Sunday, January 27, 2008

Yet more about the indigo...

Well, it did referment very quickly after being transfered to one of the larger stock-pots and the extra ingredients and water were added. About an hour and the copper film was thick again. This was around 4:30pm today. I took my dye spoon and gently brushed aside some of the foam and I could see that the liquid was a mostly yellow/greenish color.



So yay! I took the pot outside and carefully removed as much of the copper film as I could and introduced the cotton yarn that I wanted to try dyeing.



The instructions said to let it sit for about 20 - 30 minutes, which I did, but I think it can probably be left for a shorter time than that. By the time it was done, it was starting to get dark (blast shorter days in winter!), so the one picture that I got removing the yarn from the dyebath is too dark to really see the color, but I can tell you, it came out a kind of dark green and very quickly started turning dark blue.



I squeezed out the excess carefully with rubber-gloved hands and set the yarn aside on the grass (I didn't have anywhere to hang it). I put the copper foam back onto the top of the indigo, stirred carefully and recovered the pot with the lid. When I came back outside after taking the pot back into my craft room, the yarn was totally blue. I have it hanging to dry in the extra bathroom shower now. It's a very dark, even-looking, navy blue.



Tomorrow afternoon, I'm going to dye some wool. I'll try to do it earlier in the day if possible so the pictures will be a little better...

Okay... so here's what I did for this dyebath, in case anyone might want to try this out themselves:

4 tbsp pre-reduced indigo (you can, and probably should, use less than that... like maybe 2 tbsp to start with, but that's how much I used), mixed with 2 cups of *non-sudsing* clear ammonia. (I used a large mason jar, but you can probably do this in a dyepot if you like... you're going to need a large dyepot of at least 4-gallons.)

2 packages of yeast with roughly 2 tbsp of sugar stirred into about 1 - 2 cups of warm water (about 100 degrees). This is to activate the yeast and get it working.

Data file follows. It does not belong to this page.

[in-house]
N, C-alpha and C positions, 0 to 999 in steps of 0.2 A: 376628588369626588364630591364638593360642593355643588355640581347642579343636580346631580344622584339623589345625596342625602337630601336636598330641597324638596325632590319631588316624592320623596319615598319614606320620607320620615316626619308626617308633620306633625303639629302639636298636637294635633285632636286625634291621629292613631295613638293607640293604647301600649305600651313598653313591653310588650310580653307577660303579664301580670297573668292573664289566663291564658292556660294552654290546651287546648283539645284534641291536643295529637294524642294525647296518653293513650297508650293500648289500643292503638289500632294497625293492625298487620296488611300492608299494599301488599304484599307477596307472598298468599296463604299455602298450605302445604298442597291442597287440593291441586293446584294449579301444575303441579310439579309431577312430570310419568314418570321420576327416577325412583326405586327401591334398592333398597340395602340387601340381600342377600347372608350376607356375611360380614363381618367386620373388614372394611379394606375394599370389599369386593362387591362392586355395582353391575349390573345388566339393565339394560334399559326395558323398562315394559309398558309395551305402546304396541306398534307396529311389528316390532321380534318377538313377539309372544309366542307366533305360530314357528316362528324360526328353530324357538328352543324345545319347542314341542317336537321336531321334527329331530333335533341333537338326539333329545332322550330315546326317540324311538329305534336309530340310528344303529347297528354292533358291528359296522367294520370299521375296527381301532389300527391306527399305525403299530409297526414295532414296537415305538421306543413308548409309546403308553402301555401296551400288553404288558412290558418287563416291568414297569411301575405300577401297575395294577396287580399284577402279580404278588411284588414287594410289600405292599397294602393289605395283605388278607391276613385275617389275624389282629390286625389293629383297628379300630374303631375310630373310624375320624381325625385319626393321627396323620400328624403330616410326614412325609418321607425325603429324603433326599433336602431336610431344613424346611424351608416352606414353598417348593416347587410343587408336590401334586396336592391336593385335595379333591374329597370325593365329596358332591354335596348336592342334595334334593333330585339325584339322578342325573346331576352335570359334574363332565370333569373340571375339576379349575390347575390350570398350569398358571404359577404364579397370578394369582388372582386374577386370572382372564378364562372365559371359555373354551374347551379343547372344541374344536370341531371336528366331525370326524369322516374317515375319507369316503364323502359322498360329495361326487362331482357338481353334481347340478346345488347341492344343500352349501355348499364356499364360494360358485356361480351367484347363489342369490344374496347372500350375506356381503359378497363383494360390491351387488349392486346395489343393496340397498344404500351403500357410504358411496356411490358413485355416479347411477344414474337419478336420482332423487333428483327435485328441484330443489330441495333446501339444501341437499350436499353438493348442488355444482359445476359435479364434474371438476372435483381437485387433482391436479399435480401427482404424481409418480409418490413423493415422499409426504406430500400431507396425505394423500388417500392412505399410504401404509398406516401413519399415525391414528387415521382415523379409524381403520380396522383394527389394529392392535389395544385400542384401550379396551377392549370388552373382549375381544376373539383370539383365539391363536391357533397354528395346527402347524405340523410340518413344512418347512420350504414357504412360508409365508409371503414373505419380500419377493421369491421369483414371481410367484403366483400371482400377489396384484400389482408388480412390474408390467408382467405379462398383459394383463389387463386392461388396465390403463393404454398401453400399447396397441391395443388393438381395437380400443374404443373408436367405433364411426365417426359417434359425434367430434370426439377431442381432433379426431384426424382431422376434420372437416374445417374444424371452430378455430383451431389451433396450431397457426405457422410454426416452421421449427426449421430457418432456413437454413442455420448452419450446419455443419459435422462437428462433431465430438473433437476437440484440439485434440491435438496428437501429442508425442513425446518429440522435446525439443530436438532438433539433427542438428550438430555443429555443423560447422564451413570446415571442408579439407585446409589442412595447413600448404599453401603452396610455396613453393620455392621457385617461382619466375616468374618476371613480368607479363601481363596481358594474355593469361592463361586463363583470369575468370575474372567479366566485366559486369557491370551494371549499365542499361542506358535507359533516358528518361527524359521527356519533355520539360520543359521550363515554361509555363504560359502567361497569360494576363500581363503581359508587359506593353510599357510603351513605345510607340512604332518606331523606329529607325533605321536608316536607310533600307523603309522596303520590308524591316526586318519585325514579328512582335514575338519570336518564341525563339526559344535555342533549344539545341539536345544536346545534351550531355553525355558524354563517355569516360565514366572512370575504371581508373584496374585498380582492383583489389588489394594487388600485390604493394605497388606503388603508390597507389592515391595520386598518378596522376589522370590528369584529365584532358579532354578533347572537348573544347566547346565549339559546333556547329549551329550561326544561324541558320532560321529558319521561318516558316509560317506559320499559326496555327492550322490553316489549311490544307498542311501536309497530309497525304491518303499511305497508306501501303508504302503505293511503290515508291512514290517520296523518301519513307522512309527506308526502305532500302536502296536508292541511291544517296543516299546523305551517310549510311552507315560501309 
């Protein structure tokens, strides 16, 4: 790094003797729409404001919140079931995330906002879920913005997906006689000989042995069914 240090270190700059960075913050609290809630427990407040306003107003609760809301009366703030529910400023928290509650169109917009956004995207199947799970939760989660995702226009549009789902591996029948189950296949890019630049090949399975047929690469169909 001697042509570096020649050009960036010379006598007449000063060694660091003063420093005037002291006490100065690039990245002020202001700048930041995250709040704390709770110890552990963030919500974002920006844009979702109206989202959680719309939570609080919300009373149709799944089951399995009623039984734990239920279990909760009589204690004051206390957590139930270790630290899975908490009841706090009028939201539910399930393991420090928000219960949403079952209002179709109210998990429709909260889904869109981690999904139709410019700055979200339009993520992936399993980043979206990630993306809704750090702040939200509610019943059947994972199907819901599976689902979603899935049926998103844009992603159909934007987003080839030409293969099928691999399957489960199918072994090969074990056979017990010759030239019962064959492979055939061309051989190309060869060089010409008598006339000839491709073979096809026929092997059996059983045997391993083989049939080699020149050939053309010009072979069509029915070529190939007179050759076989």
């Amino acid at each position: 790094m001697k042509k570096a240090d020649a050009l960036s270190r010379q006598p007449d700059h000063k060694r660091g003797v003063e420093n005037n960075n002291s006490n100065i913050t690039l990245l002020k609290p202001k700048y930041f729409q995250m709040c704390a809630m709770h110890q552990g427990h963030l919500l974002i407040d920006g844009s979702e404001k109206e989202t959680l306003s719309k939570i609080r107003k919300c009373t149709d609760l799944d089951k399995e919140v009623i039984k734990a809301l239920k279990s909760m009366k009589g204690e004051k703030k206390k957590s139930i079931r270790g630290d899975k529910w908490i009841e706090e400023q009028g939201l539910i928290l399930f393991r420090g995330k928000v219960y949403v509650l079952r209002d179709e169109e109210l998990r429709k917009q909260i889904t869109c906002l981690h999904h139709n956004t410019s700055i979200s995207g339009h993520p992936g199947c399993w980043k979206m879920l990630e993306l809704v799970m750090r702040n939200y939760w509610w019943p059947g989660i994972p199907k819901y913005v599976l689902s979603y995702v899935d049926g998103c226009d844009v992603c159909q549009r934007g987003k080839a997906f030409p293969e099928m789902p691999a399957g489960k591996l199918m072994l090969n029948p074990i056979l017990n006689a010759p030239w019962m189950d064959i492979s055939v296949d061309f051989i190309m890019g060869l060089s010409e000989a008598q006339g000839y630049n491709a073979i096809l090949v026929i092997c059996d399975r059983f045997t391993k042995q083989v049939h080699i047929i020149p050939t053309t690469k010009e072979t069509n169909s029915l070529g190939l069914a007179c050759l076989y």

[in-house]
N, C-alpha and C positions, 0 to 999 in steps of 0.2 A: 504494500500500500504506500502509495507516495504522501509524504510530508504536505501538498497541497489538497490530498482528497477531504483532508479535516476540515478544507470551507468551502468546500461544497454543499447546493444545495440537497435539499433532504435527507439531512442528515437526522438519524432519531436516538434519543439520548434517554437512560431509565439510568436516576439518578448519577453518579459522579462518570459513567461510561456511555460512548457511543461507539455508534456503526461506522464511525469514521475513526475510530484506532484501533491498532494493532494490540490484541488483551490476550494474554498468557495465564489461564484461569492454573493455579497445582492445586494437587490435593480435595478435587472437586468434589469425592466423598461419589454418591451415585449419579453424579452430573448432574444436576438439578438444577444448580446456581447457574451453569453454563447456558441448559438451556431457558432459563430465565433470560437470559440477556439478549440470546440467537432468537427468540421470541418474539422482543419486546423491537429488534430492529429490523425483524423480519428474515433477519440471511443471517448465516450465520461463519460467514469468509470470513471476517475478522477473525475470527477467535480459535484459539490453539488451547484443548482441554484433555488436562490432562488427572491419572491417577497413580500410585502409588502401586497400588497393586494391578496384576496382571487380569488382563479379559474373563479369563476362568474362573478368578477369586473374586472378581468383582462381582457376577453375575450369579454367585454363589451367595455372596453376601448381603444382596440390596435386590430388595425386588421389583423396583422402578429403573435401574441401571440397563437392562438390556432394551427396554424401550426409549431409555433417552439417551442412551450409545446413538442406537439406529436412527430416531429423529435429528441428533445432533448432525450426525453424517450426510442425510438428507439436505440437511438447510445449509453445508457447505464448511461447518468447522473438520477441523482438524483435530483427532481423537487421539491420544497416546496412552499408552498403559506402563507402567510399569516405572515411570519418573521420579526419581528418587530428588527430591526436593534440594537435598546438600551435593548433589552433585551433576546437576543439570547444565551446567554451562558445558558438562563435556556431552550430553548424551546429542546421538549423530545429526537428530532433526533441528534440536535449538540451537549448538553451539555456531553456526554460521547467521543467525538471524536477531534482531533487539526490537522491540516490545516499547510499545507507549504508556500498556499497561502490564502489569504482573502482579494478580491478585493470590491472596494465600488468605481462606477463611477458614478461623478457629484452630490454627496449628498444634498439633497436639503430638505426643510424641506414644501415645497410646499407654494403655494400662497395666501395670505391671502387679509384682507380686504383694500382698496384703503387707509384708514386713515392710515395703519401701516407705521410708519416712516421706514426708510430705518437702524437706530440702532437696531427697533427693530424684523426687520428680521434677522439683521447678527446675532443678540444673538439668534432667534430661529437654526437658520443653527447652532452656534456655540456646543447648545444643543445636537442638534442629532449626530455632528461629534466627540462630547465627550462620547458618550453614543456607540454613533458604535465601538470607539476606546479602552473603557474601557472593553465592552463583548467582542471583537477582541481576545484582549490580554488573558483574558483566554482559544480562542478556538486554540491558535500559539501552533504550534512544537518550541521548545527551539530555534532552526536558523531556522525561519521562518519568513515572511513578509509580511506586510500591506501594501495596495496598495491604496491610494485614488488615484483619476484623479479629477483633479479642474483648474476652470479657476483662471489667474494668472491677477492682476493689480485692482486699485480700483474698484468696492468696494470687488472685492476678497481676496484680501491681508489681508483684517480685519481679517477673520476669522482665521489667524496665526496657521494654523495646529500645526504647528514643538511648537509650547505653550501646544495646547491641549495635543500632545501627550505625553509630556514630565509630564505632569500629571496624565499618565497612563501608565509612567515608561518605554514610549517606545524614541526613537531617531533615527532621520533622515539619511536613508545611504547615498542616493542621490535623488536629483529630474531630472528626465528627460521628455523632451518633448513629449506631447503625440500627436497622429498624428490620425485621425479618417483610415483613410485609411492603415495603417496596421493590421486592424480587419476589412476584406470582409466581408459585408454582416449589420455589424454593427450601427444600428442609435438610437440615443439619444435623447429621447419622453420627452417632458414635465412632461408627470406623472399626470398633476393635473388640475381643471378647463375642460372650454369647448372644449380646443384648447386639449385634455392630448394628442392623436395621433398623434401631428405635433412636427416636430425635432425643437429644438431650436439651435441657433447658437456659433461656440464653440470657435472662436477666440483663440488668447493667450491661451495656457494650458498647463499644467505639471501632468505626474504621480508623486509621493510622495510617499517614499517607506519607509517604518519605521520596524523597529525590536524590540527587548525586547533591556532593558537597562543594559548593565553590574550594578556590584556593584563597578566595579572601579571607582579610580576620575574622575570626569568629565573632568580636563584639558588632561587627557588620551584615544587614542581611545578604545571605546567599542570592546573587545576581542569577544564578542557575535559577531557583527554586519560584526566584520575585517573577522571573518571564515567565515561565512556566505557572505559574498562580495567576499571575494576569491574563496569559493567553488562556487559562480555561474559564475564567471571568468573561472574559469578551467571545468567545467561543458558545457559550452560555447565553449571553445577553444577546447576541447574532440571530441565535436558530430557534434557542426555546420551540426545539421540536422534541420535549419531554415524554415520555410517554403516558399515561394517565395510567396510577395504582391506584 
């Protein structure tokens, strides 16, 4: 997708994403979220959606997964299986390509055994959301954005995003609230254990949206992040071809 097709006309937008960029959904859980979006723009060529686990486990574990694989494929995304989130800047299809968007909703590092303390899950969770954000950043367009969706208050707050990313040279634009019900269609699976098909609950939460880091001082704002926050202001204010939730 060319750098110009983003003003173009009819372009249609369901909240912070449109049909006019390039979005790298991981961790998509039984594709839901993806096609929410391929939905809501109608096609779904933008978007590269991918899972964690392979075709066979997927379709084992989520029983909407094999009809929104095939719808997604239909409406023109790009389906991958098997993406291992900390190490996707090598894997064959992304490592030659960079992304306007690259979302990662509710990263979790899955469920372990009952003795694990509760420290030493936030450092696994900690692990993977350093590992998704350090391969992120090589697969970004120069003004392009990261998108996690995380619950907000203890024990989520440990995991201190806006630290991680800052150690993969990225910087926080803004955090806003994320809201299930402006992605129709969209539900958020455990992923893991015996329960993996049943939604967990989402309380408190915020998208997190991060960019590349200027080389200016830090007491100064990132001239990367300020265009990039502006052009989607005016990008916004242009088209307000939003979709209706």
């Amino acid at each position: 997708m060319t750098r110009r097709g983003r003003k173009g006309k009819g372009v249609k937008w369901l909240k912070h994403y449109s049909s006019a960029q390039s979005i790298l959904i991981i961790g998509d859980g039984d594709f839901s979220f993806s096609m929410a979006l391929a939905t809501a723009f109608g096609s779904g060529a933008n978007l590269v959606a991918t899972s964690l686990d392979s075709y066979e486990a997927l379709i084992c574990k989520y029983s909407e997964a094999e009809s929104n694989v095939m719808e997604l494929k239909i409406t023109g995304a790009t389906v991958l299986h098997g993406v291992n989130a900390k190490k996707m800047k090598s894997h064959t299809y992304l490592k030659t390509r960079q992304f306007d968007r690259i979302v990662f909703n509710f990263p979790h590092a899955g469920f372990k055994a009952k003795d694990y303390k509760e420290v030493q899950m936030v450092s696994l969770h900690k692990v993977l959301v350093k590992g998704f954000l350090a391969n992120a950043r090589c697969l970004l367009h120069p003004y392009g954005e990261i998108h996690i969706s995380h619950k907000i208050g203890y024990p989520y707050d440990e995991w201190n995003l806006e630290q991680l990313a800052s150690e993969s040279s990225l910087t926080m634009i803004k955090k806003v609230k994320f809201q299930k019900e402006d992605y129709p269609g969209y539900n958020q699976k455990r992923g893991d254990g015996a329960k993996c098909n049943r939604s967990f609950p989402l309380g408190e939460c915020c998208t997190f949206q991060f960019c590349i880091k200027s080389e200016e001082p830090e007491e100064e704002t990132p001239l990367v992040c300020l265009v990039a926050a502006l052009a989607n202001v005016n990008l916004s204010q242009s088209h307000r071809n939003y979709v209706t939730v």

After 1 or 2 hours of letting all that sit, mix the yeast with the indigo/ammonia in the dyepot and fill the pot with approximately 3.5 gallons of water, or until there is only about 1.5-2 inches of headspace at the top of the pot.

Stir gently to combine all this stuff and a copper film will probably rise to the top pretty quickly. Let it sit for a little while. Some instructions said as little as 10 minutes are needed, others said overnight. I waited a little more than an hour and it was fine.

After dyeing, if the liquid looks more blue than yellow-green, it needs to sit a while to get the oxygen out again.

2 comments:

La Duchesse said...

You were concerned about the indigo caking on the the yarn. Did you have any trouble with that after all? It looks like you've definitely got your hands full, but that you're getting good results. :)

Rachael said...

It doesn't seem to have caked. But I don't think I'll know for sure until the final rinse. Several of the sites I consulted said that if the indigo solution was too strong or the yarn left in too long, that the indigo would rub off easily, stain skin and bleed into wash water and onto other things. That's what they meant by caking, I think.

Yeah, pretty good results so far I think. I just did some wool. I'll post about that with pictures in a few minutes...